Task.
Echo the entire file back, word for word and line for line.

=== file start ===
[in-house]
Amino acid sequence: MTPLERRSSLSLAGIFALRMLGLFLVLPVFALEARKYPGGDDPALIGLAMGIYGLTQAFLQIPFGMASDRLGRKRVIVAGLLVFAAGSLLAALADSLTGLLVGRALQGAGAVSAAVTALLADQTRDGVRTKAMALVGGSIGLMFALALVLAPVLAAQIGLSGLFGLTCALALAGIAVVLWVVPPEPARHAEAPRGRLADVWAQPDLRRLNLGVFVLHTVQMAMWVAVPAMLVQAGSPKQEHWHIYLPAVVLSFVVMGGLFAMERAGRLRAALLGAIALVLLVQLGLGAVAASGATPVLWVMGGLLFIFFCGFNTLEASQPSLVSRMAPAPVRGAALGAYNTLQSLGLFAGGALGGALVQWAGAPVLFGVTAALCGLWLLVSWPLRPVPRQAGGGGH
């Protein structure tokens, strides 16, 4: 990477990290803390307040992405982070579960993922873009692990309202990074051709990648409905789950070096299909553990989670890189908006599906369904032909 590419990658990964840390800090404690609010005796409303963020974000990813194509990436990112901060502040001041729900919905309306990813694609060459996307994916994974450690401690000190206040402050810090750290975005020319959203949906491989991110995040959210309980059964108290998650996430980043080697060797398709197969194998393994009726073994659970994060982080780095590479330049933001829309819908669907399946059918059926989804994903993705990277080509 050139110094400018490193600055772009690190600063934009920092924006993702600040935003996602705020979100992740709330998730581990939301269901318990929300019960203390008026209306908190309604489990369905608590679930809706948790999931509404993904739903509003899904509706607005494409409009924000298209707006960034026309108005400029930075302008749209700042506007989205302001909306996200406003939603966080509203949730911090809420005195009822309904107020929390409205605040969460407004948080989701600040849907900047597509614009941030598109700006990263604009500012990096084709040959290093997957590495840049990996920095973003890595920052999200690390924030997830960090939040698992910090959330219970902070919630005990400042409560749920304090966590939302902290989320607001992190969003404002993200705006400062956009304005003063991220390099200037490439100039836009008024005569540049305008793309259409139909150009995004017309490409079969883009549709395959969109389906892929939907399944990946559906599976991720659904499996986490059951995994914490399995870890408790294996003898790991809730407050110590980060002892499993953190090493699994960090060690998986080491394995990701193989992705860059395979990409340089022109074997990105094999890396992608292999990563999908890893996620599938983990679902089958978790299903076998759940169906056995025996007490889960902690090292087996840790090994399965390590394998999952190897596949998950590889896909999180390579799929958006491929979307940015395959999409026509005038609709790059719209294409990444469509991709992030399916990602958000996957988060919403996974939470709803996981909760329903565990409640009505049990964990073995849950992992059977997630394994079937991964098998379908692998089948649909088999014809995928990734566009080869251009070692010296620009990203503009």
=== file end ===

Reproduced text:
[in-house]
Amino acid sequence: MTPLERRSSLSLAGIFALRMLGLFLVLPVFALEARKYPGGDDPALIGLAMGIYGLTQAFLQIPFGMASDRLGRKRVIVAGLLVFAAGSLLAALADSLTGLLVGRALQGAGAVSAAVTALLADQTRDGVRTKAMALVGGSIGLMFALALVLAPVLAAQIGLSGLFGLTCALALAGIAVVLWVVPPEPARHAEAPRGRLADVWAQPDLRRLNLGVFVLHTVQMAMWVAVPAMLVQAGSPKQEHWHIYLPAVVLSFVVMGGLFAMERAGRLRAALLGAIALVLLVQLGLGAVAASGATPVLWVMGGLLFIFFCGFNTLEASQPSLVSRMAPAPVRGAALGAYNTLQSLGLFAGGALGGALVQWAGAPVLFGVTAALCGLWLLVSWPLRPVPRQAGGGGH
């Protein structure tokens, strides 16, 4: 990477990290803390307040992405982070579960993922873009692990309202990074051709990648409905789950070096299909553990989670890189908006599906369904032909 590419990658990964840390800090404690609010005796409303963020974000990813194509990436990112901060502040001041729900919905309306990813694609060459996307994916994974450690401690000190206040402050810090750290975005020319959203949906491989991110995040959210309980059964108290998650996430980043080697060797398709197969194998393994009726073994659970994060982080780095590479330049933001829309819908669907399946059918059926989804994903993705990277080509 050139110094400018490193600055772009690190600063934009920092924006993702600040935003996602705020979100992740709330998730581990939301269901318990929300019960203390008026209306908190309604489990369905608590679930809706948790999931509404993904739903509003899904509706607005494409409009924000298209707006960034026309108005400029930075302008749209700042506007989205302001909306996200406003939603966080509203949730911090809420005195009822309904107020929390409205605040969460407004948080989701600040849907900047597509614009941030598109700006990263604009500012990096084709040959290093997957590495840049990996920095973003890595920052999200690390924030997830960090939040698992910090959330219970902070919630005990400042409560749920304090966590939302902290989320607001992190969003404002993200705006400062956009304005003063991220390099200037490439100039836009008024005569540049305008793309259409139909150009995004017309490409079969883009549709395959969109389906892929939907399944990946559906599976991720659904499996986490059951995994914490399995870890408790294996003898790991809730407050110590980060002892499993953190090493699994960090060690998986080491394995990701193989992705860059395979990409340089022109074997990105094999890396992608292999990563999908890893996620599938983990679902089958978790299903076998759940169906056995025996007490889960902690090292087996840790090994399965390590394998999952190897596949998950590889896909999180390579799929958006491929979307940015395959999409026509005038609709790059719209294409990444469509991709992030399916990602958000996957988060919403996974939470709803996981909760329903565990409640009505049990964990073995849950992992059977997630394994079937991964098998379908692998089948649909088999014809995928990734566009080869251009070692010296620009990203503009």